Friday, February 3, 2012

Sunday, August 21, 2011

Currently Not in Budapest....

I miss Budapest... especially the summer weather!  Emily and I are back in DC awaiting the grand entrance of our our first child, Abigail.  We miss the ice cream you can find every 10 feet in Budapest.  I mean seriously, where in the US can you get lemon ice cream like this:


The last trip Emily and I took without little tag-a-longs was to Pecs, Hungary in the middle of June.  We also did some wine tasting (well I did some wine tasting) in a nearby town called Villany.  It was a nice relaxing weekend and we found the elusive Hungarian flower-balls only found in the southern part of the country.


Pecs was declared the "European Capital of Culture" in 2010 which is quite the title.  It was actually a very beautiful city with lots of cool sites like some 1st century Christian burial sites (they looked pretty old).  Even the kids were having fun.


Emily officially went "full term" today at 37 weeks.  Not sure why the due date is 40 weeks if the little one could come any day now?  We can't wait for the new adventure to begin!  Any advice on the birth/next 18 years?

Monday, May 30, 2011

Weddings and Musings

Have you ever been to a Hungarian wedding?  Me either as of two days ago....  Weddings are one of the last remaining formal rituals in the US and it is interesting to compare to other cultures' rituals such as the wedding.  We had the honor of participating in our first Hungarian wedding last weekend.  It was somewhat cheating, our DC friend Jeff met an awesome woman back in DC and asked her hand in marriage and she happens to be from Budapest!  The wedding ceremony was in a very old Catholic church near our apartment in Budapest.  The kind of church Americans go visit when they are touring Europe.  It was somewhat odd that I was sitting and participating in such an important event than photographing the flying angel baby statues....
 The ceremony was not that different from an American wedding (besides the Hungarian spoken).  The main difference I noticed was the underemphasis on the wedding party.  Both Jeff and Judit had their sibling as an attendant but they did not have bridesmaids/groomsmen.  It was refreshing to have the focus on the couple and the covenant and not on the entourage and costumes (the American custom to wear a "dress" that a woman will only wear as a bridesmaid or to a Halloween party still baffles me) .  The bride did throw the bouquet of flowers to all the single women.  I haven't deciphered the culture link on that particular activity....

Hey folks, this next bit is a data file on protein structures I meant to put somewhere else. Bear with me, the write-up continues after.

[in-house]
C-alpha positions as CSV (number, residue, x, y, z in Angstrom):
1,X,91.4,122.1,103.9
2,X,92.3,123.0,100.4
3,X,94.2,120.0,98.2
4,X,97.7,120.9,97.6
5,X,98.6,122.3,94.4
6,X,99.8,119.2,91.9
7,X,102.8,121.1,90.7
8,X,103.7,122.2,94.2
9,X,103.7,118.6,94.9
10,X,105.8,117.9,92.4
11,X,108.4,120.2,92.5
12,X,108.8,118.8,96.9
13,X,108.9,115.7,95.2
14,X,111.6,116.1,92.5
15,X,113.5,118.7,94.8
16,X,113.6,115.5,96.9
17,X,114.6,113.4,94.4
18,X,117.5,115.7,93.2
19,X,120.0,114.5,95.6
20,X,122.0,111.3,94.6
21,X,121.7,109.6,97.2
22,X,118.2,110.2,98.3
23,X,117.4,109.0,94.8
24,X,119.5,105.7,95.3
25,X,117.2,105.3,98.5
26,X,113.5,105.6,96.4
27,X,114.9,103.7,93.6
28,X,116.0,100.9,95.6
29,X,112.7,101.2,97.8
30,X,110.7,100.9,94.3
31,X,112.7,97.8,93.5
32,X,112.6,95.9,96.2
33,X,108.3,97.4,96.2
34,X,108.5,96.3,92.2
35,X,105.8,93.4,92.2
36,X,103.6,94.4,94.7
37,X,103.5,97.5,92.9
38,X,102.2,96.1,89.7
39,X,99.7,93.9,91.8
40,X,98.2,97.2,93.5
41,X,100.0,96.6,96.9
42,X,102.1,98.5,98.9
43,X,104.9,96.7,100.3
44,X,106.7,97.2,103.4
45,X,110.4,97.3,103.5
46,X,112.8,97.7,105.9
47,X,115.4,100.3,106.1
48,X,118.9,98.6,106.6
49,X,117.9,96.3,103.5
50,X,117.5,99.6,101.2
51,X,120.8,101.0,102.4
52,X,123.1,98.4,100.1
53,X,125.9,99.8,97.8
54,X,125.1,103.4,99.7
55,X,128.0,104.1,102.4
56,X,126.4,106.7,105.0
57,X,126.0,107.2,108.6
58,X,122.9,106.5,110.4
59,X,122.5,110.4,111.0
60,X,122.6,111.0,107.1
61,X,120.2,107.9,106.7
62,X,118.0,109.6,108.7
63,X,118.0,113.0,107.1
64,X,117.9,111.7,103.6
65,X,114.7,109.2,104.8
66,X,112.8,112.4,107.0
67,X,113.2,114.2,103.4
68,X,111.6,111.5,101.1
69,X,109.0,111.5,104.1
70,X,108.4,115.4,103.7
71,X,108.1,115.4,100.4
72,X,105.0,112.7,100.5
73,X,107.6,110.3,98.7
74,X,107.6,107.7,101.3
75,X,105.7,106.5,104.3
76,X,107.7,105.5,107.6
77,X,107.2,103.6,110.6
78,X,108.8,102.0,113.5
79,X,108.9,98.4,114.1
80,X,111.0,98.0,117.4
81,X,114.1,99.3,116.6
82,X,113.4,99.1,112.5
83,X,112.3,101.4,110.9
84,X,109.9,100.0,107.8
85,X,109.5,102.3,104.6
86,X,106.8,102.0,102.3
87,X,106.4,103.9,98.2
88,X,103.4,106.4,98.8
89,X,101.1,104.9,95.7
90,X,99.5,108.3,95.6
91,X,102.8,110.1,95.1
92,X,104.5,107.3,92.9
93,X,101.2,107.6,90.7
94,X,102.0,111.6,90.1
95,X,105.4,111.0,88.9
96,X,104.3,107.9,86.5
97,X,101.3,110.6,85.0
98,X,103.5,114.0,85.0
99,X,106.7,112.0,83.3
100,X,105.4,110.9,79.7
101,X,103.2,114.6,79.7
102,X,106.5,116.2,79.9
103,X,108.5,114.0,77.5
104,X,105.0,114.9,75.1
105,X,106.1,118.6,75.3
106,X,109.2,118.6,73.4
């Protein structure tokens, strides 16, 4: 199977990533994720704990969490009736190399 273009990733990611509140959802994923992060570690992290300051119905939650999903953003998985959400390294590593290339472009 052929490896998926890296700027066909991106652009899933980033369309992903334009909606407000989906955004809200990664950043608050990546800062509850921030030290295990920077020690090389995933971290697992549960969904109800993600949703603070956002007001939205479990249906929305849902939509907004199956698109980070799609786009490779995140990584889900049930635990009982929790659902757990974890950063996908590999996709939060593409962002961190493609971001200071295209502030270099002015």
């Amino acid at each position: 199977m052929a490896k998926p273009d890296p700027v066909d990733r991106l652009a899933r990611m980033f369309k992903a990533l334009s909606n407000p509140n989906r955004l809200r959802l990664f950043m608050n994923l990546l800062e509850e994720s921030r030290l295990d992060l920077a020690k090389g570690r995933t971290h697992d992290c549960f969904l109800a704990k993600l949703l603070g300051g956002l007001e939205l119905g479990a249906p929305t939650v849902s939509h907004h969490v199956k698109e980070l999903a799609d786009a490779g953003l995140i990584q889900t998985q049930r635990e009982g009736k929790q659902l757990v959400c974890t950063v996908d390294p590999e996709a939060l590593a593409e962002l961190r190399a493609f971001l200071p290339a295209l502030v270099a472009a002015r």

Hungarians know how to party!  Dinner started at 7pm after an hour cocktail and went until 10pm!  The food and wine kept coming through the whole reception and food was still be served at 1AM.  We had a full 4 course dinner (with dessert) AND they had a wedding cake which was cut around 12AM.  I was surprised all the guests stayed almost till 1:30AM including kids and grandparents.  It was a very neat contrast to American paced wedding receptions. It seems like with our fast paced American culture that we do not know how to soak up an important event.  Most American weddings we are in and out in several hours and call it good.  This wedding people really seemed to be really enjoying the event and the other guests.  One of my favorite surprises was the waiters bringing straight-up Jack Daniels at 12:30AM.  "Why yes a shot of Whiskey sounds pretty darn tasty right now..."
We are very happy for Jeff and Judit!  Look at this beatiful couple... :)


Love knows no boundaries?  I think so.

Saturday, March 26, 2011

Slovenia and Fatherhood

The dark cold season of winter is finally retreating in Eastern Europe, which is to say the least, is very exciting.  I have not looked forward to Spring this much since 2001.  Hungary has the lovely winter combination of Minnesota cold and Washington clouds.  The weather recently has been pretty nice, lower 60s and sunny.

Emily and I went on our first European road trip (if you don't count the failed Croatia trip last July (see earlier post)) this month to Slovenia.  To be perfectly honest, I did not know the difference between Slovenia and Slovakia before arriving in Budapest.  Slovenia is the Slov country that was formally part of Yugoslavia.  The country ROCKS!  Seriously, it reminds me of Colorado with all the cool mountain towns but with European charm (did I just write charm.... better than "cute").  The people are very friendly and welcome foreigners.  We visited two mountain lakes, the first is Lake Bled which is a famous vacation site and the second is Lake Bohinj which felt pretty wild with no roads around most of the lake.